Why are social media companies so reluctant to accept the harm caused by allowing users to set up anonymous accounts?
The use of anonymous Twitter accounts was considered by a committee in the House of Lords last week, which examined how the social media giant’s “practices and policies affect UK democracy”.
Katy Minshall, Twitter’s Head of UK Government, Public Policy and Philanthropy Democracy, appeared before the Digital Technologies Committee and was asked to explain why Twitter makes it so easy for users to hurl abuse or spread disinformation while hiding behind anonymous accounts.
Ms Minshall offered the standard Twitter defence, including a couple of case studies of benign uses of anonymity. But, the committee was unconvinced, with Baroness Morris of Yardley telling her: “There’s way more abuse comes through anonymous users than the honourable causes you mention… that cannot be the reason you’ve got this policy across the board”.
She was right to be sceptical. This week, my campaign organisation, Clean up the Internet, published a new report demonstrating how anonymity and pseudonymity fuel abuse and misinformation on social media platforms such as Twitter. To counter this, we propose a number of practical steps which platforms could introduce immediately, balancing the curtailing of toxic behaviour with the benefits of anonymity.
Our opinion polling suggests that, in wanting social media companies to change their approach to anonymity, the Lords are much more in touch with public opinion than is Twitter.
YouGov found that more than eight in 10 of the British Public (83%) think that the ability to post anonymously makes people ruder online, while three-quarters (76%) do not believe that social media companies are doing enough to protect users from anonymous abuse. These sentiments cut across Leavers and Remainers, Conservative, Liberal Democrat and Labour voters.
So, why are social media companies so resistant to tackling this issue?
Partly it stems from an almost religious hostility to any regulation. Of late, Silicon Valley’s antipathy to any accountability has been given something of a re-brand. These days, both Facebook and Twitter will say that they welcome “smart regulation”, but they almost immediately pivot to highlighting the risks of “unintended consequences”, “perverse incentives” and the dangers of an individual government acting alone. Companies who usually espouse a spirit of ‘move fast and break things’ suddenly come over all cautious.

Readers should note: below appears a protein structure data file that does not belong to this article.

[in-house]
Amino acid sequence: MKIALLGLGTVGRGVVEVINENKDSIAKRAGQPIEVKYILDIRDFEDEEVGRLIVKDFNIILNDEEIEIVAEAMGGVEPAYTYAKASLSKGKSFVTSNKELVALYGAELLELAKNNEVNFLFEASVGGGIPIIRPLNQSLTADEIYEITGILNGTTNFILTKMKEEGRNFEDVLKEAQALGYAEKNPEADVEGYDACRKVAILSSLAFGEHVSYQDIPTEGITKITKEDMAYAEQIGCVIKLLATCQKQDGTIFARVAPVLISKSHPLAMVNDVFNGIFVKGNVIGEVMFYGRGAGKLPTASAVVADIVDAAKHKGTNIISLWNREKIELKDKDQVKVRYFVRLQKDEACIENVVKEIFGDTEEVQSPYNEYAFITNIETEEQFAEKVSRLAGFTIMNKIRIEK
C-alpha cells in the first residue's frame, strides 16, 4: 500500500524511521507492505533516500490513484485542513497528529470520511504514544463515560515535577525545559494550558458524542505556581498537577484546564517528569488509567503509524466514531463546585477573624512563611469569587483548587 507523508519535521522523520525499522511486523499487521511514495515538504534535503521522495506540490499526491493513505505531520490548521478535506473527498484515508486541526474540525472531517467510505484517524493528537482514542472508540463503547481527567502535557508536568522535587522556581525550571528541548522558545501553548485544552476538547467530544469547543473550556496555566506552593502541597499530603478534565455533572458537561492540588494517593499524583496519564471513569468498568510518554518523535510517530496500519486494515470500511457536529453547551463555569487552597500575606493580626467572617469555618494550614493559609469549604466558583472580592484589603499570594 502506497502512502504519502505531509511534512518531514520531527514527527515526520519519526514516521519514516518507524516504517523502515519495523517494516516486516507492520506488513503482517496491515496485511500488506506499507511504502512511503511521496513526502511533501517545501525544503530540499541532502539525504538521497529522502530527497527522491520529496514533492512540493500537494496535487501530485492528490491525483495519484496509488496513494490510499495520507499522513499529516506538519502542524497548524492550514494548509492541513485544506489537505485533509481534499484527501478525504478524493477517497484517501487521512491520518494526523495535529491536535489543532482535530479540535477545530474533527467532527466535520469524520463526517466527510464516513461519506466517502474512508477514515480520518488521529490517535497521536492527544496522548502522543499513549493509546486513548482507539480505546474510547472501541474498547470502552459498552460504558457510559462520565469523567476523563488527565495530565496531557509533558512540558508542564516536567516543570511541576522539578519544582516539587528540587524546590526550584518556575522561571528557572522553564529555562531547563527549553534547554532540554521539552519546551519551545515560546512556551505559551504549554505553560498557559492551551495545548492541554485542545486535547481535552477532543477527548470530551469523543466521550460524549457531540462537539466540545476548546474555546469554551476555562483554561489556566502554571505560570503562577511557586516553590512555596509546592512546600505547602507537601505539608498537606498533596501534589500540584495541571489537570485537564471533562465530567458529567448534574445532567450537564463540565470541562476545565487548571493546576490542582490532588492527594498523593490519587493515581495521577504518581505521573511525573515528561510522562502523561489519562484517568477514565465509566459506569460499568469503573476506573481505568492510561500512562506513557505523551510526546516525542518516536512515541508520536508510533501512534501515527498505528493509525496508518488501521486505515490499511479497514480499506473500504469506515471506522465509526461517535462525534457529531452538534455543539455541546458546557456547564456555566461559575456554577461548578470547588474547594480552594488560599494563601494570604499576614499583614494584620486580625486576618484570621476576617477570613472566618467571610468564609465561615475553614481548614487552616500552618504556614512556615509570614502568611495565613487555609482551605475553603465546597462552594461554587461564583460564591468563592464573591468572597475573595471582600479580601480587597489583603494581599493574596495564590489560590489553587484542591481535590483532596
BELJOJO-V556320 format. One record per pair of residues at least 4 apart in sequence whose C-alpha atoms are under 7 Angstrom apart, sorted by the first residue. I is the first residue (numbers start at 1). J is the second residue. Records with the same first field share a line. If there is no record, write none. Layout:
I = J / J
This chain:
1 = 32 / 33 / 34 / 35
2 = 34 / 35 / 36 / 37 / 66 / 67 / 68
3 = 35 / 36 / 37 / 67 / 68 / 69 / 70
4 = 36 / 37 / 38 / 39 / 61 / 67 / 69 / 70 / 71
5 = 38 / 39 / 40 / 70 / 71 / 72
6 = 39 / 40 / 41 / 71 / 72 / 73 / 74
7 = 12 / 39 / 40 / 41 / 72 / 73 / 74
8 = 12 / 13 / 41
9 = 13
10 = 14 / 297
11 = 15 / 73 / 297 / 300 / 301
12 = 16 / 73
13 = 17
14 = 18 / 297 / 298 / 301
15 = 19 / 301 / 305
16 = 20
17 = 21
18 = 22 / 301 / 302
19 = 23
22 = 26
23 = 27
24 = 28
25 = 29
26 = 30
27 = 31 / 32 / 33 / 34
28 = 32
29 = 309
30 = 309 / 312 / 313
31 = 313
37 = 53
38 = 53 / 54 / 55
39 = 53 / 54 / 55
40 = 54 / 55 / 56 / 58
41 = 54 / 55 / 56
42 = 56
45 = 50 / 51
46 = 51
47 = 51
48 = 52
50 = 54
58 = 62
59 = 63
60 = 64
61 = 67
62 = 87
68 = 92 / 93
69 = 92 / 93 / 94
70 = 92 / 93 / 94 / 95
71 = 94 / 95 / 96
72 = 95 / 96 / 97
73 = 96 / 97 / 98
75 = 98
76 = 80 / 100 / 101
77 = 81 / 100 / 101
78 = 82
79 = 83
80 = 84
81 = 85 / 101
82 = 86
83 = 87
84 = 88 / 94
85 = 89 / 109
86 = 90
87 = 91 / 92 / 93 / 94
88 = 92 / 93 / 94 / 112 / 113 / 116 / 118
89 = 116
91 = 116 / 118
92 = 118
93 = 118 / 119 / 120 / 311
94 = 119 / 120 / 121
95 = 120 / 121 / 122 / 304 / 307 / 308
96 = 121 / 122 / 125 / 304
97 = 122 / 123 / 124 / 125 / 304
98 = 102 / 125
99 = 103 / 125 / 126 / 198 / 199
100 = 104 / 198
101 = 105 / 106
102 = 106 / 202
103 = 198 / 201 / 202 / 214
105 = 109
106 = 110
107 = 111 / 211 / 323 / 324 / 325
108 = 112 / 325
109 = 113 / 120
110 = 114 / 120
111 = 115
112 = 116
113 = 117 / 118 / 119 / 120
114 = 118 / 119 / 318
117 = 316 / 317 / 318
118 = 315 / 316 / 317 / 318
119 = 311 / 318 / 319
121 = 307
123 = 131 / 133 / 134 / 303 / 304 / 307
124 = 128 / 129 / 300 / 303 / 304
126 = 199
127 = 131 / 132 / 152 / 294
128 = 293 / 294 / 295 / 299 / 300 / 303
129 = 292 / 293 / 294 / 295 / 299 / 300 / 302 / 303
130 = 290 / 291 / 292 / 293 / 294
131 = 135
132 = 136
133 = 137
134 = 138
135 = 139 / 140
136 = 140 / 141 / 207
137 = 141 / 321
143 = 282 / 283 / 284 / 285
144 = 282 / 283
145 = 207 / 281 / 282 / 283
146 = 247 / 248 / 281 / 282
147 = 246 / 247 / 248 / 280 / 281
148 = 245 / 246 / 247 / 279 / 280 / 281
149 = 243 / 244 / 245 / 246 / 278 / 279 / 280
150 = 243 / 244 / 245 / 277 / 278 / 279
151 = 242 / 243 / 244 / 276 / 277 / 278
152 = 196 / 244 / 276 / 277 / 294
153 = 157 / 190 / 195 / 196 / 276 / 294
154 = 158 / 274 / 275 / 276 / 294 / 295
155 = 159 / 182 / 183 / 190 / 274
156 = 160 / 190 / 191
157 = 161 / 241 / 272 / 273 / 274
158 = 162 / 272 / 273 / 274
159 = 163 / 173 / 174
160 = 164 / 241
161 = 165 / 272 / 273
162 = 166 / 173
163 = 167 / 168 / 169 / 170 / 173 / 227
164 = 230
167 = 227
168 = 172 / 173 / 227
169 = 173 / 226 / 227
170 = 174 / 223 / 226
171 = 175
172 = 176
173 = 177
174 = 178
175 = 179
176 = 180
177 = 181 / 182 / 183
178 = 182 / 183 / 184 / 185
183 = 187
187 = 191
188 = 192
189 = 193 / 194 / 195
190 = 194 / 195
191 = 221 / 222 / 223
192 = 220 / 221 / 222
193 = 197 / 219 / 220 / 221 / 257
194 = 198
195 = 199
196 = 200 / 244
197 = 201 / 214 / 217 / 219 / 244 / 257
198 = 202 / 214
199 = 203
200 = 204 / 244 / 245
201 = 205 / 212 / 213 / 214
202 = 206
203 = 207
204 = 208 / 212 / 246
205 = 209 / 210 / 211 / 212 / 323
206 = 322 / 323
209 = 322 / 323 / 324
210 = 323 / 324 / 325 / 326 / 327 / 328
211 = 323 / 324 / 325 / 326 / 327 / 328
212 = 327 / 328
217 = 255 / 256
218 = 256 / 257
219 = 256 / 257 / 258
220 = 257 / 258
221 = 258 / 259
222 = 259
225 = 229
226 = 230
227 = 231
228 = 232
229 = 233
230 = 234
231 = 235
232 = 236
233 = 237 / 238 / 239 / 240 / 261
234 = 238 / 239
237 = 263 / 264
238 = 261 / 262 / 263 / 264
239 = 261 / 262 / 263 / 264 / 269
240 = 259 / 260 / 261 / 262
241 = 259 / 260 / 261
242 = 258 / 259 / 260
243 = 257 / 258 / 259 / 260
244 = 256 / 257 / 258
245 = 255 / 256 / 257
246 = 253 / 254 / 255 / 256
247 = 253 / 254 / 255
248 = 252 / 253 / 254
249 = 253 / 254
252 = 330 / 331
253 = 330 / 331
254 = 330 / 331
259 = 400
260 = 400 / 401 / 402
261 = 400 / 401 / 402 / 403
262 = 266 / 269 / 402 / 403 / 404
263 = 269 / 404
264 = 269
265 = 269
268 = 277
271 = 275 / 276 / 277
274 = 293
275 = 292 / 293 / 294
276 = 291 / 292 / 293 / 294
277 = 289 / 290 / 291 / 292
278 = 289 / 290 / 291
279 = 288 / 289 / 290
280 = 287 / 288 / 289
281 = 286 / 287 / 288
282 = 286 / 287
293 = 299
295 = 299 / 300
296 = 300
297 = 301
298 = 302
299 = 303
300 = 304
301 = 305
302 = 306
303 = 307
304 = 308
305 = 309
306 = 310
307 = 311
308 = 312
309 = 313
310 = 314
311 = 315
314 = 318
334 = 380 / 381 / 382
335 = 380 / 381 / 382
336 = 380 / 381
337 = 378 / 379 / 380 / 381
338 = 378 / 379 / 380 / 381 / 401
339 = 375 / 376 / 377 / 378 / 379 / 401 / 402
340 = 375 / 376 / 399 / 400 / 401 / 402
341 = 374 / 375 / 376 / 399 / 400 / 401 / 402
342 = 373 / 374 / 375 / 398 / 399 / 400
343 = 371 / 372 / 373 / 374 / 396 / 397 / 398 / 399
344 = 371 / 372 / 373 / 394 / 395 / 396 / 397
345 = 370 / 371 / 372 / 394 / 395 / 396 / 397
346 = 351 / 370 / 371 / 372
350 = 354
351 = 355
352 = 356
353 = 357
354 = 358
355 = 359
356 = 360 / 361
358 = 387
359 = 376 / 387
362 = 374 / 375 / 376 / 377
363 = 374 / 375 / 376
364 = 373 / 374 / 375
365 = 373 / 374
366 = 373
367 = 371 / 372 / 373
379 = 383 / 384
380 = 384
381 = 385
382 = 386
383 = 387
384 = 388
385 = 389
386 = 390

Social media companies have always opposed anything that could introduce friction into their operating model – whether this is asking someone to demonstrate their profile is authentic, or putting any meaningful barriers between a young person and unsuitable content. One of Twitter’s more implausible claims to the House of Lords Committee was that it didn’t want to request more data from its users as part of any verification process because it believes in “data minimisation”. That’s a curious claim from a firm which relies on the monetisation of user data as its business model – but what is true is that an upfront, transparent verification process isn’t Twitter’s preferred method of trawling our data. It much prefers behavioural data, harvested silently as we use the platform, which can then be utilised to deliver more profitable adverts.
Silicon Valley clings to a world view which emphasises quantity and downplays the relevance of quality. Before the committee, Twitter repeatedly quoted statistics of the numbers of users, the volume of comments, the number of clicks. ‘All engagement is good’ is a deep-rooted tenet. Viewed with this ‘engagement gaze’, all users are good for the stats – regardless of whether or not they are authentic and regardless of how responsibly they behave. And, as we all know, in a world of free social media, users are not customers – we are the product: to be packaged and sold to advertisers.
Twitter’s unyielding approach to anonymity suggests that we are unlikely to see voluntary change any time soon. In light of this, the Government’s ‘online harms’ agenda is a key opportunity to secure change. Progress has been slow, and there remain many gaps and missing details in the Government’s proposed approach. However, we believe that the introduction of a duty of care on social media companies, if properly formulated, could provide a mechanism for holding them to account for the social impact of key decisions, such as how they responsibly manage anonymity on their platforms.
The laissez faire approach to anonymity favoured by the social media companies leads to significant harm, in terms of abuse and the spread of disinformation. But this isn’t inevitable or an accident – alternative approaches to managing anonymity exist, should the companies choose to adopt them. A ‘duty of care’ should hold the companies to account for their decisions and require them to consider factors beyond their own ideology and short-term profits. Our independent polling suggests that the public are growing impatient for such rules to be introduced.
Stephen Kinsella is the founder of ‘Clean Up the Internet’